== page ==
Forgetting to Remember: Emotion robs memory while reviving it

Emotionally charged events often seem particularly memorable. But this vivid recall may come at a cost. A new study in England suggests that the same biological process that aids recall of emotional experiences also blocks memories of what happened just before those arousing occurrences took place.

These memory effects appear to depend on a common neurobiological mechanism, says neuroscientist Bryan A. Strange of University College London. Women suffer larger emotionally instigated memory losses than men do, Strange and his coworkers also have found.

Emotion-induced memory gains and losses reflect the activity of stress hormones from the adrenal glands on the amygdala, an inner-brain structure, the scientists assert in the Nov. 11 Proceedings of the National Academy of Sciences.

Prior research suggested that these adrenergic hormones, stimulated by emotionally arousing events or language, induce the amygdala to create long-term memories of those inputs. Those studies tested memory after a delay of several weeks or more.

In contrast, Strange’s team examined recall in the immediate aftermath of an emotional language–based event. Lists of neutral nouns presented to 58 male and female volunteers contained a single, randomly placed noun with a disturbing connotation, such as murder or scream. Nouns appeared on a computer screen at a rate of one every 3 seconds and were visible for 1 second. After viewing a list, volunteers tried to remember as many words as possible before moving on to the next list.

Overall, men and women recalled the emotional words much more often than they did the neutral words. Moreover, the poorest memory occurred for neutral words that were presented immediately before the disturbing words. Women forgot those words twice as often as men did.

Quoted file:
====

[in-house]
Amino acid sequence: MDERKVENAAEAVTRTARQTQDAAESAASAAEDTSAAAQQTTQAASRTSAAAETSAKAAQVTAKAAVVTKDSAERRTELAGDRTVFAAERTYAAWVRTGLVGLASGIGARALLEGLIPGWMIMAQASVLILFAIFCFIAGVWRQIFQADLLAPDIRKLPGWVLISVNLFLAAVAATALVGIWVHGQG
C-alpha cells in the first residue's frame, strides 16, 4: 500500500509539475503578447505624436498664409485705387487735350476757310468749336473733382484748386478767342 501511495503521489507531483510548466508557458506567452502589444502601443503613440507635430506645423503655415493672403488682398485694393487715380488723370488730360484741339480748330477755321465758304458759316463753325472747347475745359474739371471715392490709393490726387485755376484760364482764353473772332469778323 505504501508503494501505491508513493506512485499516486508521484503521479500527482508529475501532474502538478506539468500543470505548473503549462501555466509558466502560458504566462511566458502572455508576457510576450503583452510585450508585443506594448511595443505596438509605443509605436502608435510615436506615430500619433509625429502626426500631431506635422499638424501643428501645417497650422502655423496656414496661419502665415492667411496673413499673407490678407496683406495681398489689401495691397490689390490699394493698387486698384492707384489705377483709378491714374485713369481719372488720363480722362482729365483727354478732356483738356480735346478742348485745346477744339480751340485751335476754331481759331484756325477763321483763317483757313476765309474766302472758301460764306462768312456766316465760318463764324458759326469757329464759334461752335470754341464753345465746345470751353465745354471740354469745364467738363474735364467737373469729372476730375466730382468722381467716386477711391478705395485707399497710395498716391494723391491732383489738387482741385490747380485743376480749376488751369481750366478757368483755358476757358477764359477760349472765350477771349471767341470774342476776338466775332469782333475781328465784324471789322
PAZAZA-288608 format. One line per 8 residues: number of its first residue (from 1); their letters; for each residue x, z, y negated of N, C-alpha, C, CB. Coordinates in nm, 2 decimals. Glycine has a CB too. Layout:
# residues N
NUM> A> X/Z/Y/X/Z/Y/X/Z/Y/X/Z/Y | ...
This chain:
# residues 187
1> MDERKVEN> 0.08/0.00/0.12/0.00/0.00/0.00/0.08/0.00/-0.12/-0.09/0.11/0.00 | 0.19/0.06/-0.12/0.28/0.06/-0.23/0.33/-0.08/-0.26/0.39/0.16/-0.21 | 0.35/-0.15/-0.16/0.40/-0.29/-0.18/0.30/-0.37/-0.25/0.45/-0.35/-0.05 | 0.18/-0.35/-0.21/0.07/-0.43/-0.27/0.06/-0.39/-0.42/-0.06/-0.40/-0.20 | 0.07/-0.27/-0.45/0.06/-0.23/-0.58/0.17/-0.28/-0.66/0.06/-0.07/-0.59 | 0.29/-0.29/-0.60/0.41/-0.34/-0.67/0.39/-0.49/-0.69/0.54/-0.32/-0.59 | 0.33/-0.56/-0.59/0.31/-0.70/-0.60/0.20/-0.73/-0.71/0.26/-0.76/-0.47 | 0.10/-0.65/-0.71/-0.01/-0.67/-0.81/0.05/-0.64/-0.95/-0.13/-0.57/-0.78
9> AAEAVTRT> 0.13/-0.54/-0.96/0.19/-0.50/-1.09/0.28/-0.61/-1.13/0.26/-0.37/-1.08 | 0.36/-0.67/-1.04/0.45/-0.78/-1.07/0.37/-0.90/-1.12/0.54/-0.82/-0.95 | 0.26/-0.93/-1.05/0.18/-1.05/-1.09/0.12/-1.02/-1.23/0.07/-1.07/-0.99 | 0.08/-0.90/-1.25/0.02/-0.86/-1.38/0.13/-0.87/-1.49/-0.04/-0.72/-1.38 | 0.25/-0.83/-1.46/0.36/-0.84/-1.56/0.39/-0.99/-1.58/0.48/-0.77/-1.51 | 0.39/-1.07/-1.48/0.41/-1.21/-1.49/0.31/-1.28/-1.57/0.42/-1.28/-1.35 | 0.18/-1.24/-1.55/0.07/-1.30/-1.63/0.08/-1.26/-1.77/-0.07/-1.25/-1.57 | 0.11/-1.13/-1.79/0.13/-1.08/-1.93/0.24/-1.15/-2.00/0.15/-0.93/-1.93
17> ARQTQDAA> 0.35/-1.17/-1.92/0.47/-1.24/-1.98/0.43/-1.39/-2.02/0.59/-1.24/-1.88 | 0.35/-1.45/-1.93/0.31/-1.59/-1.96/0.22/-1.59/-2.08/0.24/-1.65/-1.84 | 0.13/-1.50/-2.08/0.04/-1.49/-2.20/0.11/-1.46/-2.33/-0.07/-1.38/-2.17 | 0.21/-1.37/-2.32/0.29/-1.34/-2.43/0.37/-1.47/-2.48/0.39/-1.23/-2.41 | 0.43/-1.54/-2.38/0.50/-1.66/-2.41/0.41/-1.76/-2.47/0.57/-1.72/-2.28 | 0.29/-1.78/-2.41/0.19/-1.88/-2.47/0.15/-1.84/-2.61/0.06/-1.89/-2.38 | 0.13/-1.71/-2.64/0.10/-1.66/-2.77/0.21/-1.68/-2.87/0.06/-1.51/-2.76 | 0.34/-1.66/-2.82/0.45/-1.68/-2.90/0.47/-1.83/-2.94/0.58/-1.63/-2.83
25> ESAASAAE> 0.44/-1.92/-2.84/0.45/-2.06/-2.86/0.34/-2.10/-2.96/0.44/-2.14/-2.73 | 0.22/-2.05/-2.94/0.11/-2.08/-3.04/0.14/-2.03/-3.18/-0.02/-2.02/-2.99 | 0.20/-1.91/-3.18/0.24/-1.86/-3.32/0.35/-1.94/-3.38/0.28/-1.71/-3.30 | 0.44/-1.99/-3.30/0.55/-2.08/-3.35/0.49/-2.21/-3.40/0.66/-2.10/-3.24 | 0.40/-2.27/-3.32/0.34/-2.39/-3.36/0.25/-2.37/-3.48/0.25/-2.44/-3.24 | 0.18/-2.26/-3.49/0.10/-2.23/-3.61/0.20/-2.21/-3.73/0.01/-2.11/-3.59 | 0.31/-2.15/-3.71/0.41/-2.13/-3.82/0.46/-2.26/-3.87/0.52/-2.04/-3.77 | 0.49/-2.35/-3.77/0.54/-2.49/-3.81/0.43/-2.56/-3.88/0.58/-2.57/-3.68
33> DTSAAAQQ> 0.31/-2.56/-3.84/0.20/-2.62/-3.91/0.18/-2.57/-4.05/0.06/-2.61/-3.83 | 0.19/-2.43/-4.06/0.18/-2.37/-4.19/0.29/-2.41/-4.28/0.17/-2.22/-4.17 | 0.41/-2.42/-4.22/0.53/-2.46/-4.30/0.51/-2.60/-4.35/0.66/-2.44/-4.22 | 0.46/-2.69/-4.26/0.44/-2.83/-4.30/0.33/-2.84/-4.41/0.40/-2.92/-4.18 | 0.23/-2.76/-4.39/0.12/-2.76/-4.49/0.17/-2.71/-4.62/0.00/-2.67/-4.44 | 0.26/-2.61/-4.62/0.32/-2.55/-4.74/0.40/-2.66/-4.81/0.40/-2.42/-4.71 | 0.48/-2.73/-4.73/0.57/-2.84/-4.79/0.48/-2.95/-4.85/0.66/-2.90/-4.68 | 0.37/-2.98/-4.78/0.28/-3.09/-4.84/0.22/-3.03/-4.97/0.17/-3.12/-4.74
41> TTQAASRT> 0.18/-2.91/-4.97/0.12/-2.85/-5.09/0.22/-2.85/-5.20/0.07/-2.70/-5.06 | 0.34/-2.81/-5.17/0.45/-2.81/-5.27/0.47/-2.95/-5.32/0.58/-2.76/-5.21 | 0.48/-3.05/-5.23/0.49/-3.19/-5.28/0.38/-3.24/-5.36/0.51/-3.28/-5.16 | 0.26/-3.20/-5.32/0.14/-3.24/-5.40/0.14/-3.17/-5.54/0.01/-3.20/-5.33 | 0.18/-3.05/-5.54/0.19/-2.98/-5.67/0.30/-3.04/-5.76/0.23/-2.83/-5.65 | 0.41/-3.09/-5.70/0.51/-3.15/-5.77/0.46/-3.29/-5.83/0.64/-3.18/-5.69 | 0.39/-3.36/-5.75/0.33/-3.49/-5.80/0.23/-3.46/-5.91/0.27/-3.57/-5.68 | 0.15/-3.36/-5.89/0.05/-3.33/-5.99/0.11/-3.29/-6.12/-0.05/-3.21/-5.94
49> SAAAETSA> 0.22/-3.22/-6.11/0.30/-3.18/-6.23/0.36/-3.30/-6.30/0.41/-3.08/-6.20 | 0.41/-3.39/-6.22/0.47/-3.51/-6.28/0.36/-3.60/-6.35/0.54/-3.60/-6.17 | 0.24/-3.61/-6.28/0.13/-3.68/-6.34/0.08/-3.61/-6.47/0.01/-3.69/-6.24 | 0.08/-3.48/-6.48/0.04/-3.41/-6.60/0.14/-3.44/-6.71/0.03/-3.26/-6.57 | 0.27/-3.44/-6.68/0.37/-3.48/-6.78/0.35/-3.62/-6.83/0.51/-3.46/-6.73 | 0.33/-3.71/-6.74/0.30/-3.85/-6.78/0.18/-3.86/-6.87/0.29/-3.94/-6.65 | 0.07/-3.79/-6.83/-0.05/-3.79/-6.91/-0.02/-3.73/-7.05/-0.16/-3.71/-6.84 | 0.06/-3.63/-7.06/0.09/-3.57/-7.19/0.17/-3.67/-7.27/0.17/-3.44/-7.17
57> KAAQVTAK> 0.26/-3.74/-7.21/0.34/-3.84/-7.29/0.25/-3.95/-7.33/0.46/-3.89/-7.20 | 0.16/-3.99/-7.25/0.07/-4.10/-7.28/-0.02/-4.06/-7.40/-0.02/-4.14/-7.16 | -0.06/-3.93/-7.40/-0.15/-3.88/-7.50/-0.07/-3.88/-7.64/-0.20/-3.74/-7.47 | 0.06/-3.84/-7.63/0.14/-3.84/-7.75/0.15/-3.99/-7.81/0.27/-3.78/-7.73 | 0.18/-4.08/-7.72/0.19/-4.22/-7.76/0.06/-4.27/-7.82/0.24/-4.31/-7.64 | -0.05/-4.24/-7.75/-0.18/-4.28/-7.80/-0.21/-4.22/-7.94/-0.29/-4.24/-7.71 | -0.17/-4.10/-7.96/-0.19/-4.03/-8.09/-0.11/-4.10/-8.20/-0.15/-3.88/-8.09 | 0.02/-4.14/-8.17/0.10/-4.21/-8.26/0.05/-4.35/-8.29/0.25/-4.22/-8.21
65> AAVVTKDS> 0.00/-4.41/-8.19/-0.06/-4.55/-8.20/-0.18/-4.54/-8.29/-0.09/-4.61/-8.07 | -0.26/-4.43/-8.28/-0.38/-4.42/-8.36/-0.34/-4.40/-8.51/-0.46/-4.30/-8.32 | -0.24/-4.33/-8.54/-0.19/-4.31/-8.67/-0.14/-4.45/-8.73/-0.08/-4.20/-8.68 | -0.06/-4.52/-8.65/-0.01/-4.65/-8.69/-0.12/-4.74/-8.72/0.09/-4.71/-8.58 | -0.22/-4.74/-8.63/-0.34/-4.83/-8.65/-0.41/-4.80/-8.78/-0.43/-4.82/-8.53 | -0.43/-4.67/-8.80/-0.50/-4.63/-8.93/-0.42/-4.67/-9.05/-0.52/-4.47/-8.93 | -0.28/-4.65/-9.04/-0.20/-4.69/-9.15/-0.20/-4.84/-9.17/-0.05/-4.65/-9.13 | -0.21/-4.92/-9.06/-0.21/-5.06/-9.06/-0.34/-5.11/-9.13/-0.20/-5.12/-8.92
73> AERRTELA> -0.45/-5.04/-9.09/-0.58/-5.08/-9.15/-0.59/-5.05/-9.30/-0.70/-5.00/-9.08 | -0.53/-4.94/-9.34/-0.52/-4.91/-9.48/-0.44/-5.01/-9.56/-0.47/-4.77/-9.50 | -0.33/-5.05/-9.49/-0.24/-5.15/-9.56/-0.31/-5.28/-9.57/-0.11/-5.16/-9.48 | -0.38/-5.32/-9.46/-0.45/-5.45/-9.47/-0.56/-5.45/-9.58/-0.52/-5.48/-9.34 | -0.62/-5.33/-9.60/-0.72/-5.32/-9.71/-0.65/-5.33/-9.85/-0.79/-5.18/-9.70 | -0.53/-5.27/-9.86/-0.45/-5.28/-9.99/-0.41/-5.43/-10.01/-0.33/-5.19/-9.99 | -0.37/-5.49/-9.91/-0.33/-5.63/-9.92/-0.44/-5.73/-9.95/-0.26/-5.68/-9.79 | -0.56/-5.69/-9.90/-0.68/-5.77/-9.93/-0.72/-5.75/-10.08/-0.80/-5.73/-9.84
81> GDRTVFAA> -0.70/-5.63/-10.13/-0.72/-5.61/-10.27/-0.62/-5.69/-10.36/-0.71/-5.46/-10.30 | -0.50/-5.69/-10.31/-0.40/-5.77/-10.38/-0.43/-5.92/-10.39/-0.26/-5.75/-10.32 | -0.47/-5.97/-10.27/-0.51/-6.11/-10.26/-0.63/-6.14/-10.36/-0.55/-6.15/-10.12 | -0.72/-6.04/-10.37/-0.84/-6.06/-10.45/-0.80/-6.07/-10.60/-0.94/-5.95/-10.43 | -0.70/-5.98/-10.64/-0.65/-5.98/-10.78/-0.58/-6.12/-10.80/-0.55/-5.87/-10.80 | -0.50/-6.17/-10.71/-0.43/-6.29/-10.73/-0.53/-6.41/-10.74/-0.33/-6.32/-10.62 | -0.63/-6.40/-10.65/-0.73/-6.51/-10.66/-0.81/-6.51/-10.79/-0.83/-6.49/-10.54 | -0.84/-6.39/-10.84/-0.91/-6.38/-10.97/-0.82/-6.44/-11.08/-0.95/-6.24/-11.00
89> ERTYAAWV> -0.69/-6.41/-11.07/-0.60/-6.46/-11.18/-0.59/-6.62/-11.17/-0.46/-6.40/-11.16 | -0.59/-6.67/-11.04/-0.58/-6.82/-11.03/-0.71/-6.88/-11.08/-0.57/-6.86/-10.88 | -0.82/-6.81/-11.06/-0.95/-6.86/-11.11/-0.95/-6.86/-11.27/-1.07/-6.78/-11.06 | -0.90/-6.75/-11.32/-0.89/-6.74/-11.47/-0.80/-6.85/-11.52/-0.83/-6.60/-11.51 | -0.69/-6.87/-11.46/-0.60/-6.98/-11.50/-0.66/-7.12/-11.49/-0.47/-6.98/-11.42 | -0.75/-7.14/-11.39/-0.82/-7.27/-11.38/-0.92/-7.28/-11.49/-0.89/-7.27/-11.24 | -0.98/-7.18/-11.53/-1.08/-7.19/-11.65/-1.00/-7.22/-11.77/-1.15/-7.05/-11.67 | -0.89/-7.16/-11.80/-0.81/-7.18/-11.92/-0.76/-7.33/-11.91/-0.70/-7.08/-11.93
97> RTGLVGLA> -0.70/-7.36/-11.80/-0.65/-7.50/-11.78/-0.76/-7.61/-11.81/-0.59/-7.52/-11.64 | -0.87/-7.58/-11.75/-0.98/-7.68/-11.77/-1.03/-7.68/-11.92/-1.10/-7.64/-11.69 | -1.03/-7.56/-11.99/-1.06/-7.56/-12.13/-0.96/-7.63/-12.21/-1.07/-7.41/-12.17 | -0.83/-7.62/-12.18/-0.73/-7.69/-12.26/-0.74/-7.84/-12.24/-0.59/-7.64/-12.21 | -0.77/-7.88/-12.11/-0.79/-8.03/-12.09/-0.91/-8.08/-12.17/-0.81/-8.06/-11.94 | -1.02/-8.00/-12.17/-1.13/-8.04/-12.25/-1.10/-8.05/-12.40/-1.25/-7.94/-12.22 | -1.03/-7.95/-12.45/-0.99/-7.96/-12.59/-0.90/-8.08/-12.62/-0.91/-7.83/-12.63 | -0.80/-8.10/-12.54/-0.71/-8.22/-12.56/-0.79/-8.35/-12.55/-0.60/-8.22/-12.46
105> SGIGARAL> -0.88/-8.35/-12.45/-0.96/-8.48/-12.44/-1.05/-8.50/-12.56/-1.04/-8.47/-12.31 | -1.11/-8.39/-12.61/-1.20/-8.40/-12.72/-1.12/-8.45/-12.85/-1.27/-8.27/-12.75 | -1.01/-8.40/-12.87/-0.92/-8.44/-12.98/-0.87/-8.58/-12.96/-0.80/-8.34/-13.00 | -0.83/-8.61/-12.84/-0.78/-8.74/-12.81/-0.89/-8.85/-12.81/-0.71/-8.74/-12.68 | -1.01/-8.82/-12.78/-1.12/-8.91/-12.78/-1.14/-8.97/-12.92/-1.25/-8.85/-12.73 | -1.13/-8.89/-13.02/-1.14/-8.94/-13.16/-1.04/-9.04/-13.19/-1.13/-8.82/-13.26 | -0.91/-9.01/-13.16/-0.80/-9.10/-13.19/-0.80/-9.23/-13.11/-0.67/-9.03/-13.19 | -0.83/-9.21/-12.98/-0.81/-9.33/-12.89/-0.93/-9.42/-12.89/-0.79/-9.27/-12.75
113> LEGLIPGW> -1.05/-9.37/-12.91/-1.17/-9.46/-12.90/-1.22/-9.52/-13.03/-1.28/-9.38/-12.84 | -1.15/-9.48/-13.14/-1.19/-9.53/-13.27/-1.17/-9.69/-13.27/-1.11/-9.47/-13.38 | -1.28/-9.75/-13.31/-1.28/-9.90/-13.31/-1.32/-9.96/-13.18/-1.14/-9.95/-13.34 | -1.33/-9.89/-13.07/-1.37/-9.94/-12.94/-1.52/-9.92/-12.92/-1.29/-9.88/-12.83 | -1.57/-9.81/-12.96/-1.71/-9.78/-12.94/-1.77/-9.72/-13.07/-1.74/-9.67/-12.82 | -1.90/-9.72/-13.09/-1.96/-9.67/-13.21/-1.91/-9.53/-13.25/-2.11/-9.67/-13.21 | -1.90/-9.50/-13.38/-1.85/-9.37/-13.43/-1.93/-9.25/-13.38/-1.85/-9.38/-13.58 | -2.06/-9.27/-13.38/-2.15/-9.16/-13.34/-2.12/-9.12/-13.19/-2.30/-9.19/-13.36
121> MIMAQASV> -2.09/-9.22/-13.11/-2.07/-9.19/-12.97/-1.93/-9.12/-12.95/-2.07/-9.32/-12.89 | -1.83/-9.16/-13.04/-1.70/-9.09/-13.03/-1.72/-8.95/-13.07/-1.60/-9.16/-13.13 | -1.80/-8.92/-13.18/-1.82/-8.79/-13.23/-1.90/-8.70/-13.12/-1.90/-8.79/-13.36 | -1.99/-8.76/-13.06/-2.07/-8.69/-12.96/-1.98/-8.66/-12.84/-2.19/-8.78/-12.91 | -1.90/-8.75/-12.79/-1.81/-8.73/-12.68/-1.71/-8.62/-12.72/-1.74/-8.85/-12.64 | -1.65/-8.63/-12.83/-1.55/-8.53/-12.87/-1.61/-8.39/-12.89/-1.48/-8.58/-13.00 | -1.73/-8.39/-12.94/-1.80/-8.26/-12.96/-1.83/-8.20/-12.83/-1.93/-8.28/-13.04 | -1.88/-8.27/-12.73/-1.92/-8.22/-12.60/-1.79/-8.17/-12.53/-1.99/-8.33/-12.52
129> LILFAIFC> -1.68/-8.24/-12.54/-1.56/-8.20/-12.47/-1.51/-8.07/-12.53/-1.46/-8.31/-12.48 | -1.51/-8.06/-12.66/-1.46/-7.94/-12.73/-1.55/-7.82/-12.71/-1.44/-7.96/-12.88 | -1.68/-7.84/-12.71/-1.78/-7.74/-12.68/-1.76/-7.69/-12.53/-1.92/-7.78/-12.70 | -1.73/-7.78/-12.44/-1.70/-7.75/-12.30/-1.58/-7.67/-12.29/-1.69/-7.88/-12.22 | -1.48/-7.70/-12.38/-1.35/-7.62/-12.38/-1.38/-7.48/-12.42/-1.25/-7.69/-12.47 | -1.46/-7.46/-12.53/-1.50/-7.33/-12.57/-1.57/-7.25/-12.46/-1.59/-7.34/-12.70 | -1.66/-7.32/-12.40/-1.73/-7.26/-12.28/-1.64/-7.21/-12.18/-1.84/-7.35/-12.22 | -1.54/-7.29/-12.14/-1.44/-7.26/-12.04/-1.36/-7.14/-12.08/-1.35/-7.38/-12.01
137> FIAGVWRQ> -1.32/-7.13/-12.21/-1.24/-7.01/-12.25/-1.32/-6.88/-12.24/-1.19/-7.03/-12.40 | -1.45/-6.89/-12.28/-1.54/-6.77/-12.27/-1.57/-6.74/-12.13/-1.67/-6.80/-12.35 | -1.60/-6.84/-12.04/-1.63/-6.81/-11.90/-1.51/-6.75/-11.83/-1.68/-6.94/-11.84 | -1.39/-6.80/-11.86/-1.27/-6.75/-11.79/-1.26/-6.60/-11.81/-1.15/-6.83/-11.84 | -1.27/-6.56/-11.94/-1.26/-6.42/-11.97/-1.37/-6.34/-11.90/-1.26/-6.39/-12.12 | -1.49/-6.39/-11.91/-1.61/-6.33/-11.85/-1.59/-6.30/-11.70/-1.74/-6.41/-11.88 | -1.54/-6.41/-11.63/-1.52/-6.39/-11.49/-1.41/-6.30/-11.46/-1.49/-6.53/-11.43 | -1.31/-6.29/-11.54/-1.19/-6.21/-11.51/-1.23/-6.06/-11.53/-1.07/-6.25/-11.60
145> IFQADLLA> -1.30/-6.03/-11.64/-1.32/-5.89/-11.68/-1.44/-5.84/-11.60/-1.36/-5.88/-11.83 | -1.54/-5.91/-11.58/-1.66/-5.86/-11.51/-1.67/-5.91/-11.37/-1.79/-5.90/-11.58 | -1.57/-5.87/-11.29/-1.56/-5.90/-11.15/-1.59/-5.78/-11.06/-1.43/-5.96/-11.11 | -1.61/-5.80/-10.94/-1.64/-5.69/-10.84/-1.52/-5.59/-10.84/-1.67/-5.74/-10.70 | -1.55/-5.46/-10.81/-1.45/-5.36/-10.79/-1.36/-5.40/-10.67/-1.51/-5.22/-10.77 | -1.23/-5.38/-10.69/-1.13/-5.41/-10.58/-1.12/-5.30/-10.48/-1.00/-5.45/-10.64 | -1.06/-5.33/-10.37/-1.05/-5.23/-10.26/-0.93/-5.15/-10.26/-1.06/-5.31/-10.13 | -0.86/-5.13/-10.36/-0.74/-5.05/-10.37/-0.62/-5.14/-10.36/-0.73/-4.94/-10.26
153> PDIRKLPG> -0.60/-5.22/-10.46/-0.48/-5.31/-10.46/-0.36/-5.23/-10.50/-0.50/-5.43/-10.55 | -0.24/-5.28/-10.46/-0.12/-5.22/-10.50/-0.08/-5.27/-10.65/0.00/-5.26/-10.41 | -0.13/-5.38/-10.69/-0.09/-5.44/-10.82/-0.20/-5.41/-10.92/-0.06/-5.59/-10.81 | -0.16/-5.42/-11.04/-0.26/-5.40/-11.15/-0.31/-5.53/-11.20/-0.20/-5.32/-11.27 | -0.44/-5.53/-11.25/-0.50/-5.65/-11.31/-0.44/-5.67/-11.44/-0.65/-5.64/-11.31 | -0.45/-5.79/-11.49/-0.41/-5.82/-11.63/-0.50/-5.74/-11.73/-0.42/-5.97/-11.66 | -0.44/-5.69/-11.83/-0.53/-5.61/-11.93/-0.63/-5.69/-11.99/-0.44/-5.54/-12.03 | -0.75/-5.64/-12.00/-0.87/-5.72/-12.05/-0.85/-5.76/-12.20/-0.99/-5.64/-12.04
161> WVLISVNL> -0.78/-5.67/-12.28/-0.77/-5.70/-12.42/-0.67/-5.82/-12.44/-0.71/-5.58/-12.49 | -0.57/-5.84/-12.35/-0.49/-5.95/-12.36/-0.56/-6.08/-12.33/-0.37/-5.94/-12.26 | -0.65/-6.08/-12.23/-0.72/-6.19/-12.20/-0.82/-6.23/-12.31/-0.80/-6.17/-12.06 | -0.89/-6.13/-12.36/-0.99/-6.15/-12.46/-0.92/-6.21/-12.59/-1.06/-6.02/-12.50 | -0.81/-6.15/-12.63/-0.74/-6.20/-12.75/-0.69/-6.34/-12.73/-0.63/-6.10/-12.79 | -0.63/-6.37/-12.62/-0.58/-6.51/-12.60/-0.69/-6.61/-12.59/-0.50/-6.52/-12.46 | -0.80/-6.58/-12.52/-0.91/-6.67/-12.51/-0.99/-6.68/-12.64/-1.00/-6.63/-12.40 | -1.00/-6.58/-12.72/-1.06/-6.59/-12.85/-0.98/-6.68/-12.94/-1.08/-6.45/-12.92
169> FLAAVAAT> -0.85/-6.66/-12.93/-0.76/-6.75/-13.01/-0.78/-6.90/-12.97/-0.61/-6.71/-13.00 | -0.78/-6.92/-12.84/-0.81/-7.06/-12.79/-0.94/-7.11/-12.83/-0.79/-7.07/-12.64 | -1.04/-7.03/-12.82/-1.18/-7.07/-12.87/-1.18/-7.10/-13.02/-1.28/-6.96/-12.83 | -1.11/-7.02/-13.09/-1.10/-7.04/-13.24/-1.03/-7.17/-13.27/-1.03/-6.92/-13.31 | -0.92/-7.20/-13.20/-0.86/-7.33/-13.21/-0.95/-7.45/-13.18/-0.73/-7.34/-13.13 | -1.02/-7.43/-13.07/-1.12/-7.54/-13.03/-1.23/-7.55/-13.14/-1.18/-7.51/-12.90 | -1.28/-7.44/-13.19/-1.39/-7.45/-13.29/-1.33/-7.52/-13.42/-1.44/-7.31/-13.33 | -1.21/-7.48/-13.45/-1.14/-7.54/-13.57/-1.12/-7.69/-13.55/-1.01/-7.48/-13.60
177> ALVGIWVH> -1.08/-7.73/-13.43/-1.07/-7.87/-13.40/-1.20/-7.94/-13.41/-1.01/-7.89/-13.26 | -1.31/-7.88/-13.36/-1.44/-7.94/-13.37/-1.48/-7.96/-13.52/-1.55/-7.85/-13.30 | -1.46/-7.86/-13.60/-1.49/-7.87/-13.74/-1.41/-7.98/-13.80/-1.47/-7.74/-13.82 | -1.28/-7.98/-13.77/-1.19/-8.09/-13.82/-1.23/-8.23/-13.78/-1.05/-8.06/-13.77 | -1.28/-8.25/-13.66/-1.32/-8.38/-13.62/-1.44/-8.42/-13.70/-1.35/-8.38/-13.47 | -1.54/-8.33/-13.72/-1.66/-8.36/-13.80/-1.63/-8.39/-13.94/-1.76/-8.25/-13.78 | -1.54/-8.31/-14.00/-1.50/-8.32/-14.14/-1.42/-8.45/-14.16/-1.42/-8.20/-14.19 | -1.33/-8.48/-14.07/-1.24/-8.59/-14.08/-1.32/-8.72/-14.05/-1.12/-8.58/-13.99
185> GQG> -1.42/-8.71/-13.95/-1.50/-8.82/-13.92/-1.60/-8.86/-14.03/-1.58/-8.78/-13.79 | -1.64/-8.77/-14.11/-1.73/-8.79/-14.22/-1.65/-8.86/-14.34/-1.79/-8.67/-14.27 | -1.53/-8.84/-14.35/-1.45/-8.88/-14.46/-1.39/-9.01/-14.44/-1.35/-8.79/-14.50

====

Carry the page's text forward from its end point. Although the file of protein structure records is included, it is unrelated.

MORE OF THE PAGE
Emotions are critical to this memory effect, Strange says. Among the same adults, no comparable pattern of memory enhancement and impairment appeared for all-neutral-noun lists that contained a single word in a different font or one word with a meaning unrelated to that of any of the other words.

Moreover, participants who were administered a propranolol pill before viewing lists didn’t exhibit the superior memory for disturbing words seen without the drug. Propranolol blocks transmission of beta-adrenergic hormone and thus blunts emotional reactions. Intriguingly, the people who took this drug recalled words that had appeared just before emotional words better than they did other neutral words.

In the same study, a man with extensive amygdala damage due to a rare genetic disease showed no emotion-related memory effects after viewing noun lists.

The new findings “have moved us closer to understanding both the beneficial, and harmful, effects of emotion on memory,” comments neuroscientist Larry Cahill of the University of California, Irvine.

Although common biological processes may underlie emotion-induced memory enhancement and amnesia, there may be differences between short-term and long-term memory, Cahill adds.

For instance, the brain may activate adrenergic hormones primarily in response to brief, mildly arousing experiences such as reading disturbing words, thereby fortifying short-term memories of those experiences, he theorizes. However, Cahill notes, adrenergic activation by sensory and motor neurons outside the brain may enhance long-term memories of highly emotional events. The surprising evidence for propranolol’s potential as memory-boosting agent also deserves further investigation, Cahill adds.


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Bruce Bower has written about the behavioral sciences for Science News since 1984. He writes about psychology, anthropology, archaeology and mental health issues.